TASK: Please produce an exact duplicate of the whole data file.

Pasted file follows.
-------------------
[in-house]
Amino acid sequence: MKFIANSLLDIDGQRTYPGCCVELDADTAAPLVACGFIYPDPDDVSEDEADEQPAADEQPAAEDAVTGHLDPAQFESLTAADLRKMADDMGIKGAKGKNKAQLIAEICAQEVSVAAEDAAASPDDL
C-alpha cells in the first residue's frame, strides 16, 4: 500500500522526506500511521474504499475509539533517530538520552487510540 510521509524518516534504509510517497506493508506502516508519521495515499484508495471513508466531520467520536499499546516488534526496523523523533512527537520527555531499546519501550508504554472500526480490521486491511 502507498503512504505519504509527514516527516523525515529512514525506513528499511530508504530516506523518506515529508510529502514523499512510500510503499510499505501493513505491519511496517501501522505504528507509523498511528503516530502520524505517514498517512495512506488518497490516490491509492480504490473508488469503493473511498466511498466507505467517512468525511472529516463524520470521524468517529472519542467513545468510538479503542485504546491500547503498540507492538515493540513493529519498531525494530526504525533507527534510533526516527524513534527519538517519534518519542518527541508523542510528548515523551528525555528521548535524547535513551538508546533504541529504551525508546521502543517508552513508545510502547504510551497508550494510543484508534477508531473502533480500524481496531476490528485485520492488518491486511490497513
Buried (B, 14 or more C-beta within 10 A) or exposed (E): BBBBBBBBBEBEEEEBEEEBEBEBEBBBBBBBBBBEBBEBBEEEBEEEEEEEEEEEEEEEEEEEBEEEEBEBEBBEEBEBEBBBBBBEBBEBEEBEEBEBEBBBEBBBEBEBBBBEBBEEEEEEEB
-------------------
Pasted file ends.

[in-house]
Amino acid sequence: MKFIANSLLDIDGQRTYPGCCVELDADTAAPLVACGFIYPDPDDVSEDEADEQPAADEQPAAEDAVTGHLDPAQFESLTAADLRKMADDMGIKGAKGKNKAQLIAEICAQEVSVAAEDAAASPDDL
C-alpha cells in the first residue's frame, strides 16, 4: 500500500522526506500511521474504499475509539533517530538520552487510540 510521509524518516534504509510517497506493508506502516508519521495515499484508495471513508466531520467520536499499546516488534526496523523523533512527537520527555531499546519501550508504554472500526480490521486491511 502507498503512504505519504509527514516527516523525515529512514525506513528499511530508504530516506523518506515529508510529502514523499512510500510503499510499505501493513505491519511496517501501522505504528507509523498511528503516530502520524505517514498517512495512506488518497490516490491509492480504490473508488469503493473511498466511498466507505467517512468525511472529516463524520470521524468517529472519542467513545468510538479503542485504546491500547503498540507492538515493540513493529519498531525494530526504525533507527534510533526516527524513534527519538517519534518519542518527541508523542510528548515523551528525555528521548535524547535513551538508546533504541529504551525508546521502543517508552513508545510502547504510551497508550494510543484508534477508531473502533480500524481496531476490528485485520492488518491486511490497513
Buried (B, 14 or more C-beta within 10 A) or exposed (E): BBBBBBBBBEBEEEEBEEEBEBEBEBBBBBBBBBBEBBEBBEEEBEEEEEEEEEEEEEEEEEEEBEEEEBEBEBBEEBEBEBBBBBBEBBEBEEBEEBEBEBBBEBBBEBEBBBBEBBEEEEEEEB